Just over a month ago (but it seems so much longer !), I accompanied a school trip to London and we tied in a quick visit to Chinatown with their shopping time in Covent Garden.
It was the first time for most of the kids and even the other teachers so they were suitably impressed by the rather bling-bling gates and pagodas.
I have a thing about Chinese lucky cats - although I've just learnt that they're actually beckoning, not waving. I don't care, I'll still be waving every time I walk past one (or at least if I have the kids with me so that I can blame it on them !). Either way, it made me smile to see a big long line of them in the window of a Chinese restaurant.
If we'd had more time (and I didn't have a coachload of schoolkids in tow !), I'd have gone browsing in the little supermarkets packed to the rafters with authentic Chinese products. Instead, I made do with peering through the windows at the displays.
I did grab a quick foodie experience-on-the-go though, popping into a little Chinese bakery to sample one of their delicacies. I decided it must be fairly authentic because there was a line of customers animatedly chatting in Chinese waiting to get through the door. Some of the kids tried a sesame ball, which is made with glutinous rice flour and filled with red bean paste then deep fried. They weren't overly keen because it was very sticky and glued itself to the roof of their mouths !
I had opted for a Pork Bun, which is a bread roll stuffed with Chinese BBQ pork. It was very tasty but quite disconcerting because the bread was sweet.
I couldn't help but giggle as I glanced at the menu of a nearby Chinese restaurant and spotted ... pole dance chicken ! Hilarious but quite off-putting - not sure I'd want to tuck in !
I did decide to try to recreate the pork buns though, maybe with a less sweet bread. I went googling for recipe inspiration and had a go today. They're surprisingly simple to make, tasted fab and the whole family tucked in enthusiastically.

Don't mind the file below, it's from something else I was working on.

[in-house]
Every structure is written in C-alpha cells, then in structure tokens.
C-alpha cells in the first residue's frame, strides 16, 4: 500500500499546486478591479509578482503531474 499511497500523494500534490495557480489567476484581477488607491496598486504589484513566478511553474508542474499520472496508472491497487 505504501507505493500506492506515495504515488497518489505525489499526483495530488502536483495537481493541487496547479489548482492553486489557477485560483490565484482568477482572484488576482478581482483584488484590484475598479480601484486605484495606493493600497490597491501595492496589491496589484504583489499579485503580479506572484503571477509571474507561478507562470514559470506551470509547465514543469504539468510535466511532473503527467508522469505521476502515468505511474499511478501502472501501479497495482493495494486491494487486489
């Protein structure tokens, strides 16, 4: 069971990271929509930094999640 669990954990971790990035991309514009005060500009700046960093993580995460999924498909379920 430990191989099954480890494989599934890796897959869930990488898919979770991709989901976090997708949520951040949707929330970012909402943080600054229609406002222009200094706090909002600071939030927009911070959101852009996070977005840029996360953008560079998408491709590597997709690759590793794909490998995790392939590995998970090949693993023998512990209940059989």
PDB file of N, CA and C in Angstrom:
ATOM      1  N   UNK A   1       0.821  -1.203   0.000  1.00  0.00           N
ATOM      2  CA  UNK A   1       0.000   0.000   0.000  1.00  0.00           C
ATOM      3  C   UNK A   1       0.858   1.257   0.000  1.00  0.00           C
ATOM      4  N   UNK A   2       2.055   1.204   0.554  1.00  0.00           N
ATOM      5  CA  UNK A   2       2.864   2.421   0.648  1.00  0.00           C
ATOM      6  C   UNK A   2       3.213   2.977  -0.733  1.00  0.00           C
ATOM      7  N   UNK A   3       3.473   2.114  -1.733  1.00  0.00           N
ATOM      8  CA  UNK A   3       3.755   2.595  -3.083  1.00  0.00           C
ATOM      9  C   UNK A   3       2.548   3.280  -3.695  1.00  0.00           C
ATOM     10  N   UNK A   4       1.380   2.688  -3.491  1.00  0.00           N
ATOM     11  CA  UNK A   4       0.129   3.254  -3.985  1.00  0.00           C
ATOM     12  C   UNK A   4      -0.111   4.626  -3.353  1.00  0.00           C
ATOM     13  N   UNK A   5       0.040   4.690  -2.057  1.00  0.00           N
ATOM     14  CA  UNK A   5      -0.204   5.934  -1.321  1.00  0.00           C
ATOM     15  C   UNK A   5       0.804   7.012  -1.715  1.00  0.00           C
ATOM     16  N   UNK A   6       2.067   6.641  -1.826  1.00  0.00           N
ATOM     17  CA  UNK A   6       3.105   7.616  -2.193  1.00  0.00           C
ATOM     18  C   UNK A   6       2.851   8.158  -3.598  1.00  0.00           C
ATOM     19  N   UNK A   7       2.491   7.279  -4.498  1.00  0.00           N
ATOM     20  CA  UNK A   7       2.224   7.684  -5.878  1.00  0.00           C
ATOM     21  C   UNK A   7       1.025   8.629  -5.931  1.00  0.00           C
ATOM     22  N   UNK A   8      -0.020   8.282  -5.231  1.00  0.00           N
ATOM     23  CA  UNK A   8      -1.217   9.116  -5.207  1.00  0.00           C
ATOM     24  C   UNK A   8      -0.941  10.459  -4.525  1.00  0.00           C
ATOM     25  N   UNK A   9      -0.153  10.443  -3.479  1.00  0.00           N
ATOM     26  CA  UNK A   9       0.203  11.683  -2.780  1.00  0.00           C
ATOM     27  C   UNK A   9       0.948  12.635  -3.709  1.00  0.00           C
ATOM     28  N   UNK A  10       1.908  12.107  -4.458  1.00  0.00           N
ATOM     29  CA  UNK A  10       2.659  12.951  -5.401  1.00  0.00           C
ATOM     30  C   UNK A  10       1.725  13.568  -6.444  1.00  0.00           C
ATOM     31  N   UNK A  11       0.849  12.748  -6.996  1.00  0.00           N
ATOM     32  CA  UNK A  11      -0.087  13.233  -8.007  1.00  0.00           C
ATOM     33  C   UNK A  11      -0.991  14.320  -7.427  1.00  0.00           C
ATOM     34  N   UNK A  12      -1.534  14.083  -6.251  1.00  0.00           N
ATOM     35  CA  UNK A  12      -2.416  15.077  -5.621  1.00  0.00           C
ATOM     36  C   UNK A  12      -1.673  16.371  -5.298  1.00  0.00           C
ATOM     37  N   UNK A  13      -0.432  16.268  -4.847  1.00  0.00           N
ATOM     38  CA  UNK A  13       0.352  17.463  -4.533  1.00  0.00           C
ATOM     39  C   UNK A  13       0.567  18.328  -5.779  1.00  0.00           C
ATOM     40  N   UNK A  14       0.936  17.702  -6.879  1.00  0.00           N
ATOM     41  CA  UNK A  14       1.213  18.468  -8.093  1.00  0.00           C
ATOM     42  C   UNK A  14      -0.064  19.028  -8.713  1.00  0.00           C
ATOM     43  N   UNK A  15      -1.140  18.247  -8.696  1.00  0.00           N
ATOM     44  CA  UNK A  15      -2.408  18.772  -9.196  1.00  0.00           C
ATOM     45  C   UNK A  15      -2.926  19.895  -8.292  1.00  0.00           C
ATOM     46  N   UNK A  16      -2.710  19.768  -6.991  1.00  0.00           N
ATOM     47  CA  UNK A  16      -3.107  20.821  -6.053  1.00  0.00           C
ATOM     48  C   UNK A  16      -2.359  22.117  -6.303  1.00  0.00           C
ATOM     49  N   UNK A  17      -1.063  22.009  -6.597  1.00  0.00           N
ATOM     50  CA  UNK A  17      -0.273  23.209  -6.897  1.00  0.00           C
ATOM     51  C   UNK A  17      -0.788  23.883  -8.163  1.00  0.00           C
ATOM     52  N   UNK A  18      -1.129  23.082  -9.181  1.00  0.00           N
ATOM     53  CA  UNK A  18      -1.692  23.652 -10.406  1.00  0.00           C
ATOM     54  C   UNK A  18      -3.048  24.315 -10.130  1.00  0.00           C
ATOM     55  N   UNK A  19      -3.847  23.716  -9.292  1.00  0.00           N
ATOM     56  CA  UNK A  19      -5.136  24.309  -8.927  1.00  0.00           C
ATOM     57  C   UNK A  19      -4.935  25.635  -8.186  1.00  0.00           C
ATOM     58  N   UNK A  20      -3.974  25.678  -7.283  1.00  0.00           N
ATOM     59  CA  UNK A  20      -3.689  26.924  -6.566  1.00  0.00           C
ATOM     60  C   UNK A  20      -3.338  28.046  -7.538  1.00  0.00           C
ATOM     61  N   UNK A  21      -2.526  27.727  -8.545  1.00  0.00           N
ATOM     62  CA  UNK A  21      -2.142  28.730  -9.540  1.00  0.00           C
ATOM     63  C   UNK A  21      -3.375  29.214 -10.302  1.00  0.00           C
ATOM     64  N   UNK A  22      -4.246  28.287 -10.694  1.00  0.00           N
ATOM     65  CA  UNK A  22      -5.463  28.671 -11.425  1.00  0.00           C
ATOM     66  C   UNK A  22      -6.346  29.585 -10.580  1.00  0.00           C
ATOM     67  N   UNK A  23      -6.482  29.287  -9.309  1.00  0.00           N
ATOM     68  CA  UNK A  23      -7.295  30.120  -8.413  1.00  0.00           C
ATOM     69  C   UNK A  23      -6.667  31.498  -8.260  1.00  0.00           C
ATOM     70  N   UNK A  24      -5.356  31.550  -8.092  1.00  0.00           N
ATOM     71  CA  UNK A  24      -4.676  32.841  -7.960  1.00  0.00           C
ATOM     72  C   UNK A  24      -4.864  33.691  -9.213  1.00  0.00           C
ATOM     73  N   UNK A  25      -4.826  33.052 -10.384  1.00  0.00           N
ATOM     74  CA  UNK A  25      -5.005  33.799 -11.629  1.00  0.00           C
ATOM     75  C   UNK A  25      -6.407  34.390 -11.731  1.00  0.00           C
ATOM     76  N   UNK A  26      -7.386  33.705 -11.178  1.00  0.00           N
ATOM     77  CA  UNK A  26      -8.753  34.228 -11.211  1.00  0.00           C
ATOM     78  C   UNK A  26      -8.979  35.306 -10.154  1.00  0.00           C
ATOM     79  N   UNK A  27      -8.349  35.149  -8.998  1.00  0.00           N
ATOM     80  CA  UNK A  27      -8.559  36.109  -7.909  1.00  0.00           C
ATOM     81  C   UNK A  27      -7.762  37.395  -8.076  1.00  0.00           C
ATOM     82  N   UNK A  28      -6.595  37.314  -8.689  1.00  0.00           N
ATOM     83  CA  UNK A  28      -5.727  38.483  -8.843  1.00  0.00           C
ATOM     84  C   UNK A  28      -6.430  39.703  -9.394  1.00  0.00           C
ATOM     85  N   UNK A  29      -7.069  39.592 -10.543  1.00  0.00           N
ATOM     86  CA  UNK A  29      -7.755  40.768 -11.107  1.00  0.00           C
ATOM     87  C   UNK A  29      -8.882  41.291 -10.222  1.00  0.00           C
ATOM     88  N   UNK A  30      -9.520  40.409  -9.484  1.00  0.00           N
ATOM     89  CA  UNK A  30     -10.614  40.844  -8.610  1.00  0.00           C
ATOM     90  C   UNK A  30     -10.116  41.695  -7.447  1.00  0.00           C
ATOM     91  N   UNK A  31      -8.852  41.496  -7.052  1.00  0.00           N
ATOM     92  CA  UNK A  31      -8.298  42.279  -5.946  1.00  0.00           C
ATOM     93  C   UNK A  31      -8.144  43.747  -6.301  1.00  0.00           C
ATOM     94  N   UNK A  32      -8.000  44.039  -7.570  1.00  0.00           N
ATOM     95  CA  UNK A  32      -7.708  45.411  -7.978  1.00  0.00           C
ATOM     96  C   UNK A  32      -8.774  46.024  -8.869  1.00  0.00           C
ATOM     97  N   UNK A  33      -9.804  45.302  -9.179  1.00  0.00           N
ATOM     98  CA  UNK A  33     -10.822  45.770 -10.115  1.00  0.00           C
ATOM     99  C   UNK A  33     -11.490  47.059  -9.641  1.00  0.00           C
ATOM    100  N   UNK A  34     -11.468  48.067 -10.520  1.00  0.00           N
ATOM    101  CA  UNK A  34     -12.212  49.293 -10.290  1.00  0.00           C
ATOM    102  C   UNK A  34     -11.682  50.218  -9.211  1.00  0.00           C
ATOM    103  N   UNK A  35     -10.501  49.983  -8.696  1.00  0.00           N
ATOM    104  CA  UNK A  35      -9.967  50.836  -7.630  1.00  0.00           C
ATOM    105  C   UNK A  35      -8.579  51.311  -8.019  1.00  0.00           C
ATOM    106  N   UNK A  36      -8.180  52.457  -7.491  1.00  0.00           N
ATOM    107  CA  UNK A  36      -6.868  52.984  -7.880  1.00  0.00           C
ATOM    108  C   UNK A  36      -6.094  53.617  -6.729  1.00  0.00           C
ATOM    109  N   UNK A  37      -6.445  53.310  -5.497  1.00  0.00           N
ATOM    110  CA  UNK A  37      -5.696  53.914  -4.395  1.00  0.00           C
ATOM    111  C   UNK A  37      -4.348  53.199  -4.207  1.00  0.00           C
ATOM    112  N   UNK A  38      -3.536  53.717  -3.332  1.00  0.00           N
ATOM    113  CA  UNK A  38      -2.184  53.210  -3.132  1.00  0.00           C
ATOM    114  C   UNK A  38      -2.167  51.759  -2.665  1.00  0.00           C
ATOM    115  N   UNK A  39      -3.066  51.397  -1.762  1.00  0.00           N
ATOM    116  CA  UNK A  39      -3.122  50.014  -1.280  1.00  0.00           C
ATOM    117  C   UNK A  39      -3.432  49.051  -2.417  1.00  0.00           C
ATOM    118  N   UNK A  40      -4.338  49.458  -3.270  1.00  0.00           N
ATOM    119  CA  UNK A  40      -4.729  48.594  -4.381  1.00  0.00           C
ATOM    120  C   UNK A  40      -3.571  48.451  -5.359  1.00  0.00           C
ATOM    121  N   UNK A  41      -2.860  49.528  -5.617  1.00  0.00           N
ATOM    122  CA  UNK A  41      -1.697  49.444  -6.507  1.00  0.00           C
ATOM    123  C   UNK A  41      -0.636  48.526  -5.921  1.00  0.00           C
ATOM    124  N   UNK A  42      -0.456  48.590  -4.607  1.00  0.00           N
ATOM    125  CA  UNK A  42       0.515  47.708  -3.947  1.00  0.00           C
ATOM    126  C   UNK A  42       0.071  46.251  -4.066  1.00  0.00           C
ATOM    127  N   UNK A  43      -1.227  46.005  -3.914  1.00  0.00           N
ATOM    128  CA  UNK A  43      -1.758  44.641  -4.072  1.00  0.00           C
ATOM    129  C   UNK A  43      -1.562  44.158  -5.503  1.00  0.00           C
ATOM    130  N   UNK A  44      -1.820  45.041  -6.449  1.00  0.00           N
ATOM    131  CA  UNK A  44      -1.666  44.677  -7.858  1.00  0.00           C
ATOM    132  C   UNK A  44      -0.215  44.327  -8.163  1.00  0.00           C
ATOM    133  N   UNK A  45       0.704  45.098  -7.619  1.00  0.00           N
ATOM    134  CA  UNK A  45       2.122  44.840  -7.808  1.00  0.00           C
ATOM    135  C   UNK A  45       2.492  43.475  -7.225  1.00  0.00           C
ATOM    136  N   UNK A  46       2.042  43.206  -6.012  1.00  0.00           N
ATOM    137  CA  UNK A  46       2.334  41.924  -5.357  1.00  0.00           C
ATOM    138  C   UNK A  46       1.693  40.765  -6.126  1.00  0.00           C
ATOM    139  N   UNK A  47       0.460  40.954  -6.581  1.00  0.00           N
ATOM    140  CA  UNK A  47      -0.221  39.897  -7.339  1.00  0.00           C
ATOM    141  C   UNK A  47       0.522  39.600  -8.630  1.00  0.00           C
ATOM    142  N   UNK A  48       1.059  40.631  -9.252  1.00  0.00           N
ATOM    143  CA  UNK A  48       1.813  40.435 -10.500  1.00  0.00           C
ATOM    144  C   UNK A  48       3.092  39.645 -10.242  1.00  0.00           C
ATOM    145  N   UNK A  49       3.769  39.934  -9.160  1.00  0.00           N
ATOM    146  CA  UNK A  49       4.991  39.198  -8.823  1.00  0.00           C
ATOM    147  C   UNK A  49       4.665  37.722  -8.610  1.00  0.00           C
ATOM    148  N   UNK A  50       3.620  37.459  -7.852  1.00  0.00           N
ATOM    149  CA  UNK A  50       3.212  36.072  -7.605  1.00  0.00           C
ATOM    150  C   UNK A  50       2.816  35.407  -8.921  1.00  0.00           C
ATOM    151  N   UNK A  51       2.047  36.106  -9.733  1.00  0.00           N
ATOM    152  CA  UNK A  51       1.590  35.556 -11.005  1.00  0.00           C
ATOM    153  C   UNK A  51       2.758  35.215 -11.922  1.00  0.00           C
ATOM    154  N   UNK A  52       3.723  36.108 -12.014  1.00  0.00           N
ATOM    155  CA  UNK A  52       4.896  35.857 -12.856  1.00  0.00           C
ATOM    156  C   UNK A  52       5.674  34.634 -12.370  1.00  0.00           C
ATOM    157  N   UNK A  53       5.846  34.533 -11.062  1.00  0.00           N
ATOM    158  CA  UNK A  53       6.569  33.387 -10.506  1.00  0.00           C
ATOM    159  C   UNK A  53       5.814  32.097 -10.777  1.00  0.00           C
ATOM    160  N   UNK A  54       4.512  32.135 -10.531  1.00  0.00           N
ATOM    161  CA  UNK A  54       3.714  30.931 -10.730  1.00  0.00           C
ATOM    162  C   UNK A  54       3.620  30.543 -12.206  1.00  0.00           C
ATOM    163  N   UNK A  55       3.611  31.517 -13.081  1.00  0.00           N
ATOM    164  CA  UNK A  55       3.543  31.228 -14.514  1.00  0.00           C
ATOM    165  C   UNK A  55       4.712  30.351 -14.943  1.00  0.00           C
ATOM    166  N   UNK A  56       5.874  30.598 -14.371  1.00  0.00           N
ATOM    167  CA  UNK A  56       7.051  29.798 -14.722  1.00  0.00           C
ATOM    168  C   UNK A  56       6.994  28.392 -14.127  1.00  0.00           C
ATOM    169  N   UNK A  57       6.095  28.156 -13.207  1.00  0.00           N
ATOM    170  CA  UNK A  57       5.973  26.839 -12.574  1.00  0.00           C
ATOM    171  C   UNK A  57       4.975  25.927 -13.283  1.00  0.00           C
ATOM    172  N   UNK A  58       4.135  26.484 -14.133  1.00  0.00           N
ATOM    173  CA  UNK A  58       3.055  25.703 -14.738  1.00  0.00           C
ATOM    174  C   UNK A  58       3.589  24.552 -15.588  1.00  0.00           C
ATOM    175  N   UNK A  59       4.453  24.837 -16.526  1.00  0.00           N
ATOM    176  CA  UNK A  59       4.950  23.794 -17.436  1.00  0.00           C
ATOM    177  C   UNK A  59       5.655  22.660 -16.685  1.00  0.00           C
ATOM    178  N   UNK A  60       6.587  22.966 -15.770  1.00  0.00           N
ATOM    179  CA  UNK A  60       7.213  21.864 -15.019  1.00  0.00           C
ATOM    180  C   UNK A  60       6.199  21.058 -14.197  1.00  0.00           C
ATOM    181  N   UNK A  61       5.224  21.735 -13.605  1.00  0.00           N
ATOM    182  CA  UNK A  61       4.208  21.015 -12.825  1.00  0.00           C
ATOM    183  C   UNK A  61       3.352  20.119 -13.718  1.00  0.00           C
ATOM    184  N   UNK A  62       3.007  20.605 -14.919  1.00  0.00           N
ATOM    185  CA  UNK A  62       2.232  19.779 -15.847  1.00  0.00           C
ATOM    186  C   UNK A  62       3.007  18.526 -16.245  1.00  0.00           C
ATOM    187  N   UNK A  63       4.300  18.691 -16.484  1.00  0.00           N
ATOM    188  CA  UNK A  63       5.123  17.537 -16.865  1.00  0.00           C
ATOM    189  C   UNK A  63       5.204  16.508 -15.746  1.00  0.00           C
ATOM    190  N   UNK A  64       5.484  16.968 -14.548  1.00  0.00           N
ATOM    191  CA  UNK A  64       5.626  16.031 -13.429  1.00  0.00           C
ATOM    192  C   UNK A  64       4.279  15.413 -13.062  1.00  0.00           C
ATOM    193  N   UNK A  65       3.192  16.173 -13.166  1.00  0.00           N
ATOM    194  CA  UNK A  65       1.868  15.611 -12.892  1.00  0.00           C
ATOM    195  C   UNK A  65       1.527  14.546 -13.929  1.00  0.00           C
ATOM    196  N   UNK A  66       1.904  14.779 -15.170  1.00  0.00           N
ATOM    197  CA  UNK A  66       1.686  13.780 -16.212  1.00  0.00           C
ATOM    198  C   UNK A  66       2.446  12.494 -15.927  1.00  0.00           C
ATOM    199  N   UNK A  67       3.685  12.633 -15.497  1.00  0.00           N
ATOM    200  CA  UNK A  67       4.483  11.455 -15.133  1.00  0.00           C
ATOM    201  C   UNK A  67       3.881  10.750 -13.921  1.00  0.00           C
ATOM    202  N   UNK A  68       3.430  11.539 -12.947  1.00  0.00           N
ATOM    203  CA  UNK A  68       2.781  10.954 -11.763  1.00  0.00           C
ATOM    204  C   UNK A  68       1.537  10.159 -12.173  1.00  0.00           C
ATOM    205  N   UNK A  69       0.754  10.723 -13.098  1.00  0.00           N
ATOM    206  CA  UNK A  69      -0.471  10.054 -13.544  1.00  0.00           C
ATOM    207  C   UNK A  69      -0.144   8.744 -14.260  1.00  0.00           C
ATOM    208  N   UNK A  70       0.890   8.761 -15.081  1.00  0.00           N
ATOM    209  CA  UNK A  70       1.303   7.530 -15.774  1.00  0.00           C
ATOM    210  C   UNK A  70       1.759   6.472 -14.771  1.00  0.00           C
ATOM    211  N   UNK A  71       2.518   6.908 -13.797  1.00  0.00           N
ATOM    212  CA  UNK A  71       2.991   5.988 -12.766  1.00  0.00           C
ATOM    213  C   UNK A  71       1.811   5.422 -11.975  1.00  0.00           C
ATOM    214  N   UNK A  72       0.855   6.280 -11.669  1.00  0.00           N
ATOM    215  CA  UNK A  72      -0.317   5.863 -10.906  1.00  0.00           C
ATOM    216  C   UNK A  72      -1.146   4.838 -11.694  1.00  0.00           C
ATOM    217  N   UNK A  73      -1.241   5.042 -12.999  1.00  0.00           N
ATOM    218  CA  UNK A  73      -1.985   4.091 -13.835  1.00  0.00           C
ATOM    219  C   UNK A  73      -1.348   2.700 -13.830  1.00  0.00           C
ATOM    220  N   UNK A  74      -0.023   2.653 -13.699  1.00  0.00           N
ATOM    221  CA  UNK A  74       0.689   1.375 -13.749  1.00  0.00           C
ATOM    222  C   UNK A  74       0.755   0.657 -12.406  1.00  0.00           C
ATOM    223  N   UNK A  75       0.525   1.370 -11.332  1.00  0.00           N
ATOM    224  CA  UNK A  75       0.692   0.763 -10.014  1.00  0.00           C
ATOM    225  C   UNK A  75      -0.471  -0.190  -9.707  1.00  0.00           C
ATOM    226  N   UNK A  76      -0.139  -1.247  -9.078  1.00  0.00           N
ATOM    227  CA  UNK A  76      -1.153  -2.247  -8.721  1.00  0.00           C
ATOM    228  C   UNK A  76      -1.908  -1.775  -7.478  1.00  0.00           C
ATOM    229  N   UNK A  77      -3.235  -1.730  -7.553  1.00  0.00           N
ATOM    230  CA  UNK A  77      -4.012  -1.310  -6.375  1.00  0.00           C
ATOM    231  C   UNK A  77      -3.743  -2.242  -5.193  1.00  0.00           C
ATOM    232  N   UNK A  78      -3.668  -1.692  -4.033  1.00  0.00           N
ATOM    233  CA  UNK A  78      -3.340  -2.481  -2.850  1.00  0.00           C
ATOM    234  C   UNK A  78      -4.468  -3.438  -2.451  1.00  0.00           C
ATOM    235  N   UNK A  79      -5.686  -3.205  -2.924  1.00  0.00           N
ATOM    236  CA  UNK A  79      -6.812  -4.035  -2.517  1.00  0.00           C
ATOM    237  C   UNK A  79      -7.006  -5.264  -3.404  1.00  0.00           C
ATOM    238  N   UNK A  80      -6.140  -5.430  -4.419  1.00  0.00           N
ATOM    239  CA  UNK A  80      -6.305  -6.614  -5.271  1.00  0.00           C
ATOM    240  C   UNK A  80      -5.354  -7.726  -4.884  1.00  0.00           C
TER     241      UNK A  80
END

Cha Siu Bao Pork Buns
for the bread :
340g + 25g plain flour
120ml + 40ml milk
a pinch of salt
2tsp dried yeast
2tbsp melted butter
milk (to brush)
for the filling :
1 small onion
200g cooked pork
1tsp soy sauce
1tsp fish sauce
1 tsp black rice vinegar
1tbsp sesame oil
190ml chicken stock
Put 25g flour, 80ml water and 40ml milk in a frying pan. Stir to combine.
Cook over a low heat, stirring, until it forms a thick paste. Turn off the heat.
Put the 340g flour, sugar, salt and yeast in a bowl. Add the egg, the melted butter and the 120ml milk, as well as the flour paste from the frying pan. Mix together and knead for ten minutes to create a ball of dough. (It will be quite sticky, don't panic !) Leave to rise for an hour.
Meanwhile, make the filling. Finely slice the onion and fry in a drizzle of olive oil.
Add the finely chopped meat (I used the meat sliced off some leftover BBQ ribs), the sugar, soy sauce, fish sauce, sesame oil, cornflour and black rice vinegar.
Pour in the chicken stock and bring to the boil, then reduce the heat and cook for about ten minutes until the liquid has reduced to just coat the pork in a lovely thick, luscious sauce. Taste and adjust the balance of flavours by adding more sugar, soy sauce or vinegar, as required.
Get your cornflour ready to coat your hands because it will get sticky (although the fact that we were in the middle of a heatwave probably didn't help !). Split the dough into balls slightly larger than a golfball. I chilled them in the fridge for ten minutes afterwards so they were easier to handle.
Put one dough ball in the palm of your hand and use the fingers of the other hand to flatten it. Add a spoonful of filling (don't overdo it !).
Push the edges towards the middle and crimp and smooth the surface to seal the filling inside.
Repeat with the remaining dough balls. Place them on a greased baking tray.
Brush with milk and sprinkle with sesame seeds.
Bake at 180° for 25 minutes until golden brown and firm to the touch. These could also be made in advance and frozen.
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